The opinion of the court was delivered by: Dora L. Irizarry, United States District Judge:
On January 20, 2009, pro se*fn1 petitioner Derrold V. Madison, now known as DialloRafik
A. Madison ("Petitioner"), filed the instant writ of habeas corpus pursuant to 28 U.S.C. § 2254, challenging his 1994 conviction in the Supreme Court of New York, Kings County. This court previously determined Petitioner's conviction became final on or about March 10, 1997. See Madison v. Hulihan, 2009 WL 749994, at *1 (E.D.N.Y. Mar. 17, 2009) ("Madison I"). Accordingly, the court determined the petition was likely time-barred, as it was filed almost twelve years after the expiration of the one-year statute of limitations under the Antiterrorism and Effective Death Penalty Act of 1996 ("AEDPA"). Id. (citing 28 U.S.C. § 2244(d)). Petitioner asserted he was entitled to statutory tolling of the AEDPA's limitation period because he filed certain post-conviction motions. Id. at *2. The court denied Petitioner's claim. Id. Petitioner also asserted he was entitled to equitable tolling because he allegedly suffered from a mental illness. See id. at *3. Because Petitioner failed to offer evidence substantiating the nature of his mental illness and demonstrating why the alleged mental illness precluded him from timely filing a petition, and in deference to his pro se status, the court directed Petitioner to show cause, by written affirmation, why the petition should not be dismissed as untimely. Id. Specifically, the court instructed Petitioner "that it is not sufficient to allege simply that he suffers from a mental illness" but that he "must demonstrate a causal relationship between his mental illness and the lateness of his filing." Id.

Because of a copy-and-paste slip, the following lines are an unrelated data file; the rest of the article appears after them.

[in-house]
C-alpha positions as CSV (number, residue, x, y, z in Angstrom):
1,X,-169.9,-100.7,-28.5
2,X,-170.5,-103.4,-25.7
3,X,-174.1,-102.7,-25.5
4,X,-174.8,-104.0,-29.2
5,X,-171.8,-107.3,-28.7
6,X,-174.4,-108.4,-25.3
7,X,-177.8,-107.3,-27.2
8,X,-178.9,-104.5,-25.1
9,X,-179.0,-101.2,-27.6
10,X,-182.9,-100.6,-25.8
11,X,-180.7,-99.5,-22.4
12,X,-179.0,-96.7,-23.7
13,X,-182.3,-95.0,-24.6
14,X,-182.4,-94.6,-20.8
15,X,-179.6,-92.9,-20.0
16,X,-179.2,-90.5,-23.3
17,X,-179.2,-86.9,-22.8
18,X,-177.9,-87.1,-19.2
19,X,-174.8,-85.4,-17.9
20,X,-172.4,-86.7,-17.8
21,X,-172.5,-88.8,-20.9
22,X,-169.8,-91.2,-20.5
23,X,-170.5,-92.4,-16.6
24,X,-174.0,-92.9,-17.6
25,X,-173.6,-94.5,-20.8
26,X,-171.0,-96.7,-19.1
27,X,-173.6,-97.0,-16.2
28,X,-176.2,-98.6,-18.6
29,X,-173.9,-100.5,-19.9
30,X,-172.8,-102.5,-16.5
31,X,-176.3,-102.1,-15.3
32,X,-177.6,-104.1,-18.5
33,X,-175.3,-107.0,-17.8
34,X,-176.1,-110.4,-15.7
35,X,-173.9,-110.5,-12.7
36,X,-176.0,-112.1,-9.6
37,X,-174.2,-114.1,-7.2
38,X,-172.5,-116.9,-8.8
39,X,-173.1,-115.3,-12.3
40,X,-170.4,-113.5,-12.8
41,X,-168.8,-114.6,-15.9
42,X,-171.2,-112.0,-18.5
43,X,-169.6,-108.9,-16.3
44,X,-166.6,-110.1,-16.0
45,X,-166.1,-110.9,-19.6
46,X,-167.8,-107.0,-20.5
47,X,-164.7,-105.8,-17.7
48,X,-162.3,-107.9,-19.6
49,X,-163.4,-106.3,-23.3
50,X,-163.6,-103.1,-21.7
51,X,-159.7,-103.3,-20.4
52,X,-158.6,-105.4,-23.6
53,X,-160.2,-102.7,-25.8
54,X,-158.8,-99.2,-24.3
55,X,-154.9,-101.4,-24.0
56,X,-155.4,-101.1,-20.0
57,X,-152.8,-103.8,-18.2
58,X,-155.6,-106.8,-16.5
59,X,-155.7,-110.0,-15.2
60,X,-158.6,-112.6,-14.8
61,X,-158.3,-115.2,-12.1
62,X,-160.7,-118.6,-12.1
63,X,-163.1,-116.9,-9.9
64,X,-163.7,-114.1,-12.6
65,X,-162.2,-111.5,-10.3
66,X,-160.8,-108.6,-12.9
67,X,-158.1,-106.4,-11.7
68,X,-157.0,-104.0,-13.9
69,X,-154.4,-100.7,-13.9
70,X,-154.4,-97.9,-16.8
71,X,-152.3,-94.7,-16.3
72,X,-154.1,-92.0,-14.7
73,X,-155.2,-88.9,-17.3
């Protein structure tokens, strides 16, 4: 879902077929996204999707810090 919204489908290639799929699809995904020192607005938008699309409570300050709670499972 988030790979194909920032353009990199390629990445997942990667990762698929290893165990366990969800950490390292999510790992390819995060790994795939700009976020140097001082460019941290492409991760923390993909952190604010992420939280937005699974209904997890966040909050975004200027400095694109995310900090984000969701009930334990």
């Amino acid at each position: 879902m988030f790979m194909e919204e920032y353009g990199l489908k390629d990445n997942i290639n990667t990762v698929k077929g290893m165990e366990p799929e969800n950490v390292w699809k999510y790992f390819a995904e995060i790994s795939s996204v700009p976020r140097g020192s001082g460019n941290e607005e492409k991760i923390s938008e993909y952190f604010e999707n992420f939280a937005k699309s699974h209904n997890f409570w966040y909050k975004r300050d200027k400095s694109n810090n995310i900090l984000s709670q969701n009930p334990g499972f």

For the reasons set forth below, after review of Petitioner's additional written affirmations, the court finds there is no basis for equitable tolling of the statute of limitations. Accordingly, the petition is dismissed as untimely under 28 U.S.C. § 2244(d)(1).
Pursuant to the court's instruction, Petitioner submitted an affidavit
dated April 14, 2009 as an addendum to his petition, claiming the
deadline for his petition should be equitably tolled because: (1) he
suffered from mental illnesses (Mood Disorder and Post Traumatic
Stress Disorder ("PTSD")) that caused his memory of the facts the
petition is predicated on to be repressed while he was also under the
influence of "incapacitating drugs," and, as such, he was prevented
from protecting his legal rights; (2) his mental capacity is at issue
in another proceeding in the Southern District of New York;*fn2
(3) a state-created impediment was present
because the prison law library's instructions regarding the ADEPA were
misleading; (4) he is actually innocent; and (5) the Suspension Clause
of the United States Constitution requires an exception for actual
innocence. (See Docket Entry No. 6, Affidavit as an Addendum, dated
April 14, 2009 ("Apr. 14 Add.") ¶ 2.) Along with the Apr. 14 Add.,
Petitioner submitted numerous exhibits including: 1) approximately 115
pages of medical records filed under seal;*fn3 2)
habeas instructions and habeas writ forms from a state prison located in the Northern District of New York; and 3) affidavits from prison law librarians. (Exhs. A-H, attached to Apr. 14 Add.) Petitioner also submitted an affidavit as an addendum with attached exhibits, dated April 20, 2009, purporting to provide additional support for his actual innocence claim. (Docket Entry No. 4, Exhs. I-K, attached to Affidavit as an Addendum, dated April 20, 2009 ("Apr. 20 Add.").)